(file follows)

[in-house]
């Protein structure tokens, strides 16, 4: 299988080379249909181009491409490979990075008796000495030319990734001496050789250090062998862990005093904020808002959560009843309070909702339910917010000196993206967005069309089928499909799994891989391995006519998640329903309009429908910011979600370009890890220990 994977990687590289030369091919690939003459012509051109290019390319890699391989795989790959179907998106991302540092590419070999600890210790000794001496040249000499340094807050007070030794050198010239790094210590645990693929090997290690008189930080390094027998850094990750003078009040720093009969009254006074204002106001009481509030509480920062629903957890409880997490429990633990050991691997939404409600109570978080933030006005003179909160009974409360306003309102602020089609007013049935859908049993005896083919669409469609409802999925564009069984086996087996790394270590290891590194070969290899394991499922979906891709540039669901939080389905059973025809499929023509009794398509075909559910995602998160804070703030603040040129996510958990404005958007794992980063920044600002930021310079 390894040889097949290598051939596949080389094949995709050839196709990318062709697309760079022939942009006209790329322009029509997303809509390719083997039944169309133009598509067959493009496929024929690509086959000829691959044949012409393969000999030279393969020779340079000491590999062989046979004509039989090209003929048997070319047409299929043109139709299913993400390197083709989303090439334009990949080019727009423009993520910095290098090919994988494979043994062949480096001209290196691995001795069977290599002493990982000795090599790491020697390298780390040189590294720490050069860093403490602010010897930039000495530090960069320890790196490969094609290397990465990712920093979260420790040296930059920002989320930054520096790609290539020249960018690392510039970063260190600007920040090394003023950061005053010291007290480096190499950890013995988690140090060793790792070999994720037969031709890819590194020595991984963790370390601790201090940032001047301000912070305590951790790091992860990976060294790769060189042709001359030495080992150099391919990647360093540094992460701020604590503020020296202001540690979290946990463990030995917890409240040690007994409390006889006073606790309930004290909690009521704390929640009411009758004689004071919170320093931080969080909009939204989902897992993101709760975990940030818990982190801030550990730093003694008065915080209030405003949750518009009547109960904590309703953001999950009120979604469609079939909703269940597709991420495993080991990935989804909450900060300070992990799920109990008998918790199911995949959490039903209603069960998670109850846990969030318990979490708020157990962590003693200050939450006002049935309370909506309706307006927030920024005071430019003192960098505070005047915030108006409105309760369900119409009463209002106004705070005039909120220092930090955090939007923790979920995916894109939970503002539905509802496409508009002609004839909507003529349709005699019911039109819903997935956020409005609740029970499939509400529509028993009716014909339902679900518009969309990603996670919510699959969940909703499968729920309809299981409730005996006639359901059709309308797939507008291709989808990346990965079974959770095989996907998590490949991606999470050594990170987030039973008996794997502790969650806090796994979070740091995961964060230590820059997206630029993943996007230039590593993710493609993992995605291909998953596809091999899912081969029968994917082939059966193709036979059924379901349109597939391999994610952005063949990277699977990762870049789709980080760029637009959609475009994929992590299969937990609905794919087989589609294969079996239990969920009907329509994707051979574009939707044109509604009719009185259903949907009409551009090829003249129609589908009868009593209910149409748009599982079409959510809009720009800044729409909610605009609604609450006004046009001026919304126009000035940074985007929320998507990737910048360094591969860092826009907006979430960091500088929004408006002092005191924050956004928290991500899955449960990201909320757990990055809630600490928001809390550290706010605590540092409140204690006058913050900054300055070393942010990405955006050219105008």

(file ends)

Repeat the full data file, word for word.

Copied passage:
[in-house]
């Protein structure tokens, strides 16, 4: 299988080379249909181009491409490979990075008796000495030319990734001496050789250090062998862990005093904020808002959560009843309070909702339910917010000196993206967005069309089928499909799994891989391995006519998640329903309009429908910011979600370009890890220990 994977990687590289030369091919690939003459012509051109290019390319890699391989795989790959179907998106991302540092590419070999600890210790000794001496040249000499340094807050007070030794050198010239790094210590645990693929090997290690008189930080390094027998850094990750003078009040720093009969009254006074204002106001009481509030509480920062629903957890409880997490429990633990050991691997939404409600109570978080933030006005003179909160009974409360306003309102602020089609007013049935859908049993005896083919669409469609409802999925564009069984086996087996790394270590290891590194070969290899394991499922979906891709540039669901939080389905059973025809499929023509009794398509075909559910995602998160804070703030603040040129996510958990404005958007794992980063920044600002930021310079 390894040889097949290598051939596949080389094949995709050839196709990318062709697309760079022939942009006209790329322009029509997303809509390719083997039944169309133009598509067959493009496929024929690509086959000829691959044949012409393969000999030279393969020779340079000491590999062989046979004509039989090209003929048997070319047409299929043109139709299913993400390197083709989303090439334009990949080019727009423009993520910095290098090919994988494979043994062949480096001209290196691995001795069977290599002493990982000795090599790491020697390298780390040189590294720490050069860093403490602010010897930039000495530090960069320890790196490969094609290397990465990712920093979260420790040296930059920002989320930054520096790609290539020249960018690392510039970063260190600007920040090394003023950061005053010291007290480096190499950890013995988690140090060793790792070999994720037969031709890819590194020595991984963790370390601790201090940032001047301000912070305590951790790091992860990976060294790769060189042709001359030495080992150099391919990647360093540094992460701020604590503020020296202001540690979290946990463990030995917890409240040690007994409390006889006073606790309930004290909690009521704390929640009411009758004689004071919170320093931080969080909009939204989902897992993101709760975990940030818990982190801030550990730093003694008065915080209030405003949750518009009547109960904590309703953001999950009120979604469609079939909703269940597709991420495993080991990935989804909450900060300070992990799920109990008998918790199911995949959490039903209603069960998670109850846990969030318990979490708020157990962590003693200050939450006002049935309370909506309706307006927030920024005071430019003192960098505070005047915030108006409105309760369900119409009463209002106004705070005039909120220092930090955090939007923790979920995916894109939970503002539905509802496409508009002609004839909507003529349709005699019911039109819903997935956020409005609740029970499939509400529509028993009716014909339902679900518009969309990603996670919510699959969940909703499968729920309809299981409730005996006639359901059709309308797939507008291709989808990346990965079974959770095989996907998590490949991606999470050594990170987030039973008996794997502790969650806090796994979070740091995961964060230590820059997206630029993943996007230039590593993710493609993992995605291909998953596809091999899912081969029968994917082939059966193709036979059924379901349109597939391999994610952005063949990277699977990762870049789709980080760029637009959609475009994929992590299969937990609905794919087989589609294969079996239990969920009907329509994707051979574009939707044109509604009719009185259903949907009409551009090829003249129609589908009868009593209910149409748009599982079409959510809009720009800044729409909610605009609604609450006004046009001026919304126009000035940074985007929320998507990737910048360094591969860092826009907006979430960091500088929004408006002092005191924050956004928290991500899955449960990201909320757990990055809630600490928001809390550290706010605590540092409140204690006058913050900054300055070393942010990405955006050219105008």